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From: Sebastian Redl (sebastian.redl_at_[hidden])
Date: 2006-04-19 06:38:06

Here's my preliminary review of the property tree library.

> * Are you knowledgeable about the problem domain?
I'm a student of software engineering and have repeatedly written
programs that require external configuration, mostly in C++, Java and PHP.

> * How much effort did you put into your evaluation?
> A glance? A quick reading? In-depth study?
I've begun using the library as the main means of configuration in a
project. I have not yet, however, compiled any code or looked at the
library source code.

> * What is your evaluation of the design?
The design is straightforward and sound. The compatibility with standard
containers makes the learning curve shallow, and the specialized
functions offer an easy interface.

> * What is your evaluation of the implementation?
I did not look at the implementation.

> * What is your evaluation of the documentation?
The documentation is generally good. However, it could be better
structured - in particular, the documentation index page is too long and
needs to be split into parts. The documentation also requires attention
from a native English speaker to correct the various grammar errors.

> * What is your evaluation of the potential usefulness
> of the library?
High. It offers a flexible and universal interface to many different
forms of configuration sources in a way that I have yet to see in any
other language/library.

> * Did you try to use the library? With what compiler?
> Did you have any problems?
I've so far written a bit of source code using the library, but have not
yet compiled the code. It will eventually be compiled using GCC 3.4.x
and 4.x.

>And finally, every review should answer this question:
> * Do you think the library should be accepted as a Boost library?
> Be sure to say this explicitly so that your other comments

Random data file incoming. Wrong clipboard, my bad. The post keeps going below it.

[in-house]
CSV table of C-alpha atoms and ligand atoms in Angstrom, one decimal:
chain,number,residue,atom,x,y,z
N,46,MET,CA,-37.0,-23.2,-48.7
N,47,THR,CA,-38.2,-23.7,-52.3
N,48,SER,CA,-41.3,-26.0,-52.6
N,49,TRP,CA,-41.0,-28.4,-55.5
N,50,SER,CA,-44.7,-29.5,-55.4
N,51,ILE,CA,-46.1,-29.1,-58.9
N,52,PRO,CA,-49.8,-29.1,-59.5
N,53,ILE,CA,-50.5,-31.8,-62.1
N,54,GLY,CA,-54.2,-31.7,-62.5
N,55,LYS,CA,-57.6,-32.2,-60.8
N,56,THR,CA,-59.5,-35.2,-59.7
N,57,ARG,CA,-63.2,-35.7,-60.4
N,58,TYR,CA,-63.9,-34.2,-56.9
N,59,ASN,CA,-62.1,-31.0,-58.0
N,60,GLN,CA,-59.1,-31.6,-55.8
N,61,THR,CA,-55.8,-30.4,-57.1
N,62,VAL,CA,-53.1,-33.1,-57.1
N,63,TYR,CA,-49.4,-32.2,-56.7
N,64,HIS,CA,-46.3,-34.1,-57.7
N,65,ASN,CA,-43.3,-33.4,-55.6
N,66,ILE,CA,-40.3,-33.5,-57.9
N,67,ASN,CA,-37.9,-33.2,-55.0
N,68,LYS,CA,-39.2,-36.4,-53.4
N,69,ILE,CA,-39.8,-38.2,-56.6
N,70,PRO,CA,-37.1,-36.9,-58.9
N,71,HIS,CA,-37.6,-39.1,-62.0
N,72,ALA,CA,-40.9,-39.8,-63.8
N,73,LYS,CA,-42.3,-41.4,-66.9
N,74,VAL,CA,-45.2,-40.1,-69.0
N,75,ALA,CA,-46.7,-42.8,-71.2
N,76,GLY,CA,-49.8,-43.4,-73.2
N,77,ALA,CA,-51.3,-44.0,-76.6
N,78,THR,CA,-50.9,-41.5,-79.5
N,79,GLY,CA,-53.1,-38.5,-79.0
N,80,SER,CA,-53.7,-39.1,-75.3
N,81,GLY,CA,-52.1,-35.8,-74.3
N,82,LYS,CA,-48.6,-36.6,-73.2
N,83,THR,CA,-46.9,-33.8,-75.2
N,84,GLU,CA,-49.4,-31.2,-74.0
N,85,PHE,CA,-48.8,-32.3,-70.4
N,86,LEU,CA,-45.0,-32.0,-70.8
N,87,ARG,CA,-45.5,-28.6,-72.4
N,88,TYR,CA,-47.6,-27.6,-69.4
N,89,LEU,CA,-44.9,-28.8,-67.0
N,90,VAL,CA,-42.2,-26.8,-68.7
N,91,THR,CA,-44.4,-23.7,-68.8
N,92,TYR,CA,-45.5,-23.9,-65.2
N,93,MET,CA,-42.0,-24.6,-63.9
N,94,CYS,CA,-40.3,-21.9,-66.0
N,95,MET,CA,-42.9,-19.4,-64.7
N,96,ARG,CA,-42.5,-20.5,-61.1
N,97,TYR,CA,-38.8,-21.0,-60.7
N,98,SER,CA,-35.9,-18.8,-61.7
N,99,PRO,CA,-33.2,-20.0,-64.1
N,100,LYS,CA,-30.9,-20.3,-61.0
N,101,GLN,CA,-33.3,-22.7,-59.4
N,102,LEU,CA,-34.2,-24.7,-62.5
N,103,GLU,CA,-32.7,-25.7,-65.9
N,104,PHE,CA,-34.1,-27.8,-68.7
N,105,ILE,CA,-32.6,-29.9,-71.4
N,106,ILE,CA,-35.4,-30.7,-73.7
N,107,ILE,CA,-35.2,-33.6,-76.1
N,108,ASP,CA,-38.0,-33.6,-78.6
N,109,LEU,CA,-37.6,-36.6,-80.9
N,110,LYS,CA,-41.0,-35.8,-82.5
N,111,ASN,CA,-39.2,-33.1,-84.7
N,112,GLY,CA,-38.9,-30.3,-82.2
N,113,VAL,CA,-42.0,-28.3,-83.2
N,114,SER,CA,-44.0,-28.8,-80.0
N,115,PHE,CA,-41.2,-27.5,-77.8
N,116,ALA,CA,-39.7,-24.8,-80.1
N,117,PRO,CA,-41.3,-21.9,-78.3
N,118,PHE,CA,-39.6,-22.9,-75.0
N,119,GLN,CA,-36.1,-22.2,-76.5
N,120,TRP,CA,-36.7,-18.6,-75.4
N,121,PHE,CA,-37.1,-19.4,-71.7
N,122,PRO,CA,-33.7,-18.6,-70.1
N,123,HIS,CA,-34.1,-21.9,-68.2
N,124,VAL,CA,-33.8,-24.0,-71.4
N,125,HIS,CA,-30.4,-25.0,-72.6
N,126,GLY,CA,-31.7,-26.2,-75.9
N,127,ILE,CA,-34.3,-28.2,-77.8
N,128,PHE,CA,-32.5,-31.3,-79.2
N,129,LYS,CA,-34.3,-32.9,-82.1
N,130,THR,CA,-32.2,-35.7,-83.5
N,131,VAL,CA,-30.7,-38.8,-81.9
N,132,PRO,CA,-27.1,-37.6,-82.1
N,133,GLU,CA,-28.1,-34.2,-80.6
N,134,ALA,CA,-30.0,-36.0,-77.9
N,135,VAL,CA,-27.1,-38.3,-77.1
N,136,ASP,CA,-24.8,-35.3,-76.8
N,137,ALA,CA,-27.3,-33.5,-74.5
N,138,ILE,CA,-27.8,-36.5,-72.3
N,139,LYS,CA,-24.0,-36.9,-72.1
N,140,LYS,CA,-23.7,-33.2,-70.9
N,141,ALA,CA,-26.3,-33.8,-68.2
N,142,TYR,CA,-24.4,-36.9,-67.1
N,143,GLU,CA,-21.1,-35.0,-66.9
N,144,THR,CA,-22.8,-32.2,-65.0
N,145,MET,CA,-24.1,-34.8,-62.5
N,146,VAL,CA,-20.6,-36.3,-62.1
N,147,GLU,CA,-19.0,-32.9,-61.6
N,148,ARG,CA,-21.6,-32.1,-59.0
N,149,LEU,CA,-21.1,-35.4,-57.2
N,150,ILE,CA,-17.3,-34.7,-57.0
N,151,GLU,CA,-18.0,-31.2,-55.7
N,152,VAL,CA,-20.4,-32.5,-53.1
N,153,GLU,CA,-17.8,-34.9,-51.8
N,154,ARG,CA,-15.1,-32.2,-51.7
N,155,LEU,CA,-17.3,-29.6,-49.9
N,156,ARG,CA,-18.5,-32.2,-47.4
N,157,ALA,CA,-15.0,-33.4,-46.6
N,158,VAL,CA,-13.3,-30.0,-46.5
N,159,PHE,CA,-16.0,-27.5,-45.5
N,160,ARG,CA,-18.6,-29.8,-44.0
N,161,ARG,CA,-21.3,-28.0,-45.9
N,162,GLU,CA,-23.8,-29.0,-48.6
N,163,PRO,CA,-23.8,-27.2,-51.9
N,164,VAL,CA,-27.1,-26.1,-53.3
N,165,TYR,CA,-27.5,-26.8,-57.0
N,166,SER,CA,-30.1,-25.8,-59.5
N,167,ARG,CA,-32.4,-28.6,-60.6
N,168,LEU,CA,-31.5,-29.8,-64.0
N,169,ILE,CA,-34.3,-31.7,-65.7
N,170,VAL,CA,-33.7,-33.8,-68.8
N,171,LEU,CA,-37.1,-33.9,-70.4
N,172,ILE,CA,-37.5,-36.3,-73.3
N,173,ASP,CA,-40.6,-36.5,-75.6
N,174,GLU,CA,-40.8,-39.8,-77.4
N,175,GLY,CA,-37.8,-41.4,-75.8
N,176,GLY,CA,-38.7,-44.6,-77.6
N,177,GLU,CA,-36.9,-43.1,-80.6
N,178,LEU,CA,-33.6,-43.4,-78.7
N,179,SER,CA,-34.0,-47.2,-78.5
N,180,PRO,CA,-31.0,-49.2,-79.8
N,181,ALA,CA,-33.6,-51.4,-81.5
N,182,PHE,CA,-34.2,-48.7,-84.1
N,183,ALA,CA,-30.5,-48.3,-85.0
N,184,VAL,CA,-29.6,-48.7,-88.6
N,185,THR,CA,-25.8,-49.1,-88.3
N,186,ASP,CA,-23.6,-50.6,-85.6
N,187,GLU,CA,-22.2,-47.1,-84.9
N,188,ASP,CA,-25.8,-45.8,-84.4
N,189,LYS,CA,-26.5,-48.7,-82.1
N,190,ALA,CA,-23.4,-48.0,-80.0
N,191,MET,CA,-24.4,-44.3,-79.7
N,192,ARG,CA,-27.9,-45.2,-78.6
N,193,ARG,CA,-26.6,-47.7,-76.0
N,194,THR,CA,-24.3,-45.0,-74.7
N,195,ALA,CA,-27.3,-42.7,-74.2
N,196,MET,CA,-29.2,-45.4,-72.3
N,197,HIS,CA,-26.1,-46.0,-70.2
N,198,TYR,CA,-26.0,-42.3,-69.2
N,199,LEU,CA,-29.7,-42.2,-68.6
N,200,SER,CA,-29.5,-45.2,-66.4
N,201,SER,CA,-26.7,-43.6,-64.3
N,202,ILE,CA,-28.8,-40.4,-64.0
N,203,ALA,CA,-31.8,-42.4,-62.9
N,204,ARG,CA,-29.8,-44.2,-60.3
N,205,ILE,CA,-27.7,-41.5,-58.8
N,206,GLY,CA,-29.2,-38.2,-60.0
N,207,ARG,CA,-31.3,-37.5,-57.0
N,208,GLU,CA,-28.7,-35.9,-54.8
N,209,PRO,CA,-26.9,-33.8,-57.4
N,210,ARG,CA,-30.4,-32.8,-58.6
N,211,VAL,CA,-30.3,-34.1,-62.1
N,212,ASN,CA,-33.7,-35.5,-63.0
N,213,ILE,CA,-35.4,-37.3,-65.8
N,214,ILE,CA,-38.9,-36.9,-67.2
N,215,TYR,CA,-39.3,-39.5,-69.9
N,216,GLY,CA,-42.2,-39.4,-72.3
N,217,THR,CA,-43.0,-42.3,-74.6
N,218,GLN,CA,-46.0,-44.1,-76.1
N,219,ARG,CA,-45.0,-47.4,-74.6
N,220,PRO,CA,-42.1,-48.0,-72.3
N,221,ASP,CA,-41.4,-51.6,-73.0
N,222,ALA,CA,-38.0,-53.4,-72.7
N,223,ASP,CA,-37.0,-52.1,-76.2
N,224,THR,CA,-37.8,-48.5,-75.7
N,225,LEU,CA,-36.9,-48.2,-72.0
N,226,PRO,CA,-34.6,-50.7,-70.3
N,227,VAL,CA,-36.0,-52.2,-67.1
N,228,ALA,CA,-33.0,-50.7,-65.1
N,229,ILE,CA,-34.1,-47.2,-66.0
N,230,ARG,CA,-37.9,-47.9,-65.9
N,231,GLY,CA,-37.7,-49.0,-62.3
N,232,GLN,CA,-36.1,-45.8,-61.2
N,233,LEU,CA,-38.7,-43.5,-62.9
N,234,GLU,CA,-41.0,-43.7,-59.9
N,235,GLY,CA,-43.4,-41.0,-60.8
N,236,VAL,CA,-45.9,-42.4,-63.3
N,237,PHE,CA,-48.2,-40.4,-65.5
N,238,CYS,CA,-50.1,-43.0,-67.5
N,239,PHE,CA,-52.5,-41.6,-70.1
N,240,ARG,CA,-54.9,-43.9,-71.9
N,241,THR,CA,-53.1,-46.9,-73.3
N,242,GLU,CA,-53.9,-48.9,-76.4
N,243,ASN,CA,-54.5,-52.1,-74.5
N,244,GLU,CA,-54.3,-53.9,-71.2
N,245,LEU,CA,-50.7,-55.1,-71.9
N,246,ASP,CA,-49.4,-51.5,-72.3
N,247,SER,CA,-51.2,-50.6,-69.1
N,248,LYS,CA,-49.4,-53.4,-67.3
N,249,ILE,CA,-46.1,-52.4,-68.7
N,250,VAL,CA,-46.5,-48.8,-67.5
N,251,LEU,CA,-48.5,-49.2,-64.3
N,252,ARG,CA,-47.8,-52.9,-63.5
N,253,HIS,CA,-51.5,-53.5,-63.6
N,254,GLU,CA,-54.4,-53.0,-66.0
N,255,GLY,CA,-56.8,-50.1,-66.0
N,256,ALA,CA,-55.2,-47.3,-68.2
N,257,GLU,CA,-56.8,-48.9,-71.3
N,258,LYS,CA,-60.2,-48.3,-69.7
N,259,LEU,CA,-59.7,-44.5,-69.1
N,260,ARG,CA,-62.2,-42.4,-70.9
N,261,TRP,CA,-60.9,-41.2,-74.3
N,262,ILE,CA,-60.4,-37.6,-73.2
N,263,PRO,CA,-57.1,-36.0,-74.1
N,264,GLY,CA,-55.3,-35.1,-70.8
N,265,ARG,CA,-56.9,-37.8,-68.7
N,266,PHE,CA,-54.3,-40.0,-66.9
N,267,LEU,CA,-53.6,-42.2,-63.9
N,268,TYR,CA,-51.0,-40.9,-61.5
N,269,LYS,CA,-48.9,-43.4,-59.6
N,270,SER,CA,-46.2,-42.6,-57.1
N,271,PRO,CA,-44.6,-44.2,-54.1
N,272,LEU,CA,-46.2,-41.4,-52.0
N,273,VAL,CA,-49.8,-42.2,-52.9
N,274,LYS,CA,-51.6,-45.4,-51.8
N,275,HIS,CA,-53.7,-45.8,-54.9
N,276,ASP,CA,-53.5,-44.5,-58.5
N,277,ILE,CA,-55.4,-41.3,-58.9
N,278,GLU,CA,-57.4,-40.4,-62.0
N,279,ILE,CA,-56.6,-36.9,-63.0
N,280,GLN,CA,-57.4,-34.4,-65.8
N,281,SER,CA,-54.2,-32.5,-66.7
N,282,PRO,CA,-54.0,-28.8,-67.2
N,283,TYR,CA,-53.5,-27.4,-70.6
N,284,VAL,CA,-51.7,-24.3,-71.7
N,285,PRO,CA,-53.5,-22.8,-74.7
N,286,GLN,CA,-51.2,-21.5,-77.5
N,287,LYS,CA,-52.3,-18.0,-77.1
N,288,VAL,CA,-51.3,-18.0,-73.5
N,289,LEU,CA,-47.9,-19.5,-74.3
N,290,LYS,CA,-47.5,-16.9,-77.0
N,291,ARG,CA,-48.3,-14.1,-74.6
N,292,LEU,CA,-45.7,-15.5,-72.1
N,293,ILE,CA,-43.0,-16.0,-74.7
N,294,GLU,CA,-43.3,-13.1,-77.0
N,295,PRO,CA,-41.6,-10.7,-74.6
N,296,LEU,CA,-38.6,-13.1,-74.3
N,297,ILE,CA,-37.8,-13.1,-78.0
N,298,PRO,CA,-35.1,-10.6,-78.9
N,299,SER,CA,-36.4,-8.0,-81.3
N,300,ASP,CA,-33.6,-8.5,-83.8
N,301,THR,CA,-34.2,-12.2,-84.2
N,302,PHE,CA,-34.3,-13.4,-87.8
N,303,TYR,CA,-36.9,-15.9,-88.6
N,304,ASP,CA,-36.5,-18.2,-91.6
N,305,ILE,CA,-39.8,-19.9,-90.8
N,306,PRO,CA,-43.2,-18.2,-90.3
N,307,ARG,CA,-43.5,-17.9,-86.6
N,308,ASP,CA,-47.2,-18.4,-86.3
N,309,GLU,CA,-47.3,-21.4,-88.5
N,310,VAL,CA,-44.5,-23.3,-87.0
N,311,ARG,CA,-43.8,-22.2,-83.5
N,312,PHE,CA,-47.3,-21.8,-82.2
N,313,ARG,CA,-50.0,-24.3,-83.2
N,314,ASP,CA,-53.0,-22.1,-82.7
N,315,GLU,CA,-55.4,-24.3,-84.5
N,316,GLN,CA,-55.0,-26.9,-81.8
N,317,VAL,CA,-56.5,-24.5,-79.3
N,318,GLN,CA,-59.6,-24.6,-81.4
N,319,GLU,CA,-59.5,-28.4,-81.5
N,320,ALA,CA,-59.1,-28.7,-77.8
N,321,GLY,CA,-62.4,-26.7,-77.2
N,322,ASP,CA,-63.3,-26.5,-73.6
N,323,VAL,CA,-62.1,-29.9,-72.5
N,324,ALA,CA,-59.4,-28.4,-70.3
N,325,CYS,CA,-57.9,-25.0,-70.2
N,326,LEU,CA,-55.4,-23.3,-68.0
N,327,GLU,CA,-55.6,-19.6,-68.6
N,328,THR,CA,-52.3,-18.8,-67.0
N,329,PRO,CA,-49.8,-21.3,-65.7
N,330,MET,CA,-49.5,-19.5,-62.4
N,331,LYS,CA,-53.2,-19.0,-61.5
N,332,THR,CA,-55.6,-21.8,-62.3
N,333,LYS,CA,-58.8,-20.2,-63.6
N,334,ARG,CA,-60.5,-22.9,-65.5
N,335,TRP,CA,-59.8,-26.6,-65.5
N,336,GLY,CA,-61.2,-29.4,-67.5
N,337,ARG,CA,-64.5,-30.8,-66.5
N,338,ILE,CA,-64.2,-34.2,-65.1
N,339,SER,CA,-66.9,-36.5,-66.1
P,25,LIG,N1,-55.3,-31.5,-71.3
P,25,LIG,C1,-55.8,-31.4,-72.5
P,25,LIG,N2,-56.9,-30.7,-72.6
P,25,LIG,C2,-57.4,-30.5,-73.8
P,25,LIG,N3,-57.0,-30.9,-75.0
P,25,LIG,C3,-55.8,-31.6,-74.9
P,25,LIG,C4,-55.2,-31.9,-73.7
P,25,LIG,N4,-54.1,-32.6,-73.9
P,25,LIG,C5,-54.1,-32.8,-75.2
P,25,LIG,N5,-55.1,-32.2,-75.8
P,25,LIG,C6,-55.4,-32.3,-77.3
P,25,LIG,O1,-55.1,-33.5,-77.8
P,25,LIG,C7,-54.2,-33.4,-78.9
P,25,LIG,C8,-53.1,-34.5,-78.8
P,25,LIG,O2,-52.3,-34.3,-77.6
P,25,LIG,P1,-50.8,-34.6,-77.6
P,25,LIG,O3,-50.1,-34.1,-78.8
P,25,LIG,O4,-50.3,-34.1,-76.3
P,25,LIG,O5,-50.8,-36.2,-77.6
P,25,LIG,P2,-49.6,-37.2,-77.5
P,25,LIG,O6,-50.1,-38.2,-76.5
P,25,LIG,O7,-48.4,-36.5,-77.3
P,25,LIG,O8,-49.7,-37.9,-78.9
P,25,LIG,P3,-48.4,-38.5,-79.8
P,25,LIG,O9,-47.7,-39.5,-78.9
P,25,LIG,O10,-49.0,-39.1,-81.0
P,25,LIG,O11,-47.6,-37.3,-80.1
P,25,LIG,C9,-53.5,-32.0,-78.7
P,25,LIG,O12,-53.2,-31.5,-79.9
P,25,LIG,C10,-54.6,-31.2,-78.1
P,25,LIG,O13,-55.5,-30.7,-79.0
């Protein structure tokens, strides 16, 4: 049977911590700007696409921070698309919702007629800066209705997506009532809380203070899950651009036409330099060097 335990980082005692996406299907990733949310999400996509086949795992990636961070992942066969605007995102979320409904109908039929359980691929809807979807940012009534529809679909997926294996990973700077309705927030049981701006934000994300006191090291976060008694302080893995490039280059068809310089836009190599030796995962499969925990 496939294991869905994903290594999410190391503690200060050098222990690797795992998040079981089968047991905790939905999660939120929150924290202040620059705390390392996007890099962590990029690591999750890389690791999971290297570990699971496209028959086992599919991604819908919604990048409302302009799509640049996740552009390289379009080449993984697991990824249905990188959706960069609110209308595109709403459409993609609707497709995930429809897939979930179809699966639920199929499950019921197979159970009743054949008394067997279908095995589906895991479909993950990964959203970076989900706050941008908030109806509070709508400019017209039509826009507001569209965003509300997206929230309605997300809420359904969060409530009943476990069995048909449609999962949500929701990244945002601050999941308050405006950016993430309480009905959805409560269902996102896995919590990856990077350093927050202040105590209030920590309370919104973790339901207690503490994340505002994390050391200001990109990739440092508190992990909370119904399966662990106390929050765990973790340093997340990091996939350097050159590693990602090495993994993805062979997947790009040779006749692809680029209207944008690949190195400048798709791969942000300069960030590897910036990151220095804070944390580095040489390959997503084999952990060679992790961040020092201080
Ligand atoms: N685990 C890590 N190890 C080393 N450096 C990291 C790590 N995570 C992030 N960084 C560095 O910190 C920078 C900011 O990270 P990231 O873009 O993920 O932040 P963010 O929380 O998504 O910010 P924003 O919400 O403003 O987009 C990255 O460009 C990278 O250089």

> don't obscure your overall opinion.
Yes. Already it transforms a job I've been dreading to do (and so far
have reinvented every time, because I was never satisfied with my
approach) into a matter of 5 lines. (Literally!) Enhancements from here
on are incremental and their lack does not matter right now.

>In particular, consider if you can answer the following questions:
>- was the library suitable for your daily xml-tasks? If not, what was
The library seems very well suited to read and save XML configuration
files. I would suggest, however, that versions of read/write_xml are
introduced that allow to specify the special keys for attributes,
comments and text. Also, a flag should be added that specifies
whitespace handling. (Ignore, preserve, collapse.)

>- was the library's performance good enough? If not, can you suggest
No performance testing done.

>- was the library's design flexible enough? If not, how would you
>suggest it should be redesigned to broaden its scope of use?
Seems flexible enough for me, thanks to the key and value type traits.

Additional suggestions:
1) Having a separate namespace for the interface of each parser seems to
be overly verbose. The property_tree namespace is sparsely populated
(just ptree, a few predefined traits classes, and the exceptions if I'm
not mistaken), so the read_* and write_* functions could reside there.
Alternatively, a single namespace parsers could be created to hold all
interface functions. Assuming pt is an alias for the property tree
namespace, pt::xml_parser::read_xml contains redundant information about
the type being read.
2) Add a parser for Java-like .properties files. The hierarchy could be
built using common prefixes, i.e.
build.dirs.libraries = /usr/lib
build.dirs.headers = /usr/include
could be transformed to
build {
  dirs {
    libraries = /usr/lib
    headers = /usr/lib
3) The default separator should be settable. E.g. if I want to always
separate my paths with '/' (I could be porting from a different
library), I want to be able to write:
string libs = pt.get("build/dirs/libraries");

Perhaps I'll have additional comments at a later point.

Sebastian Redl

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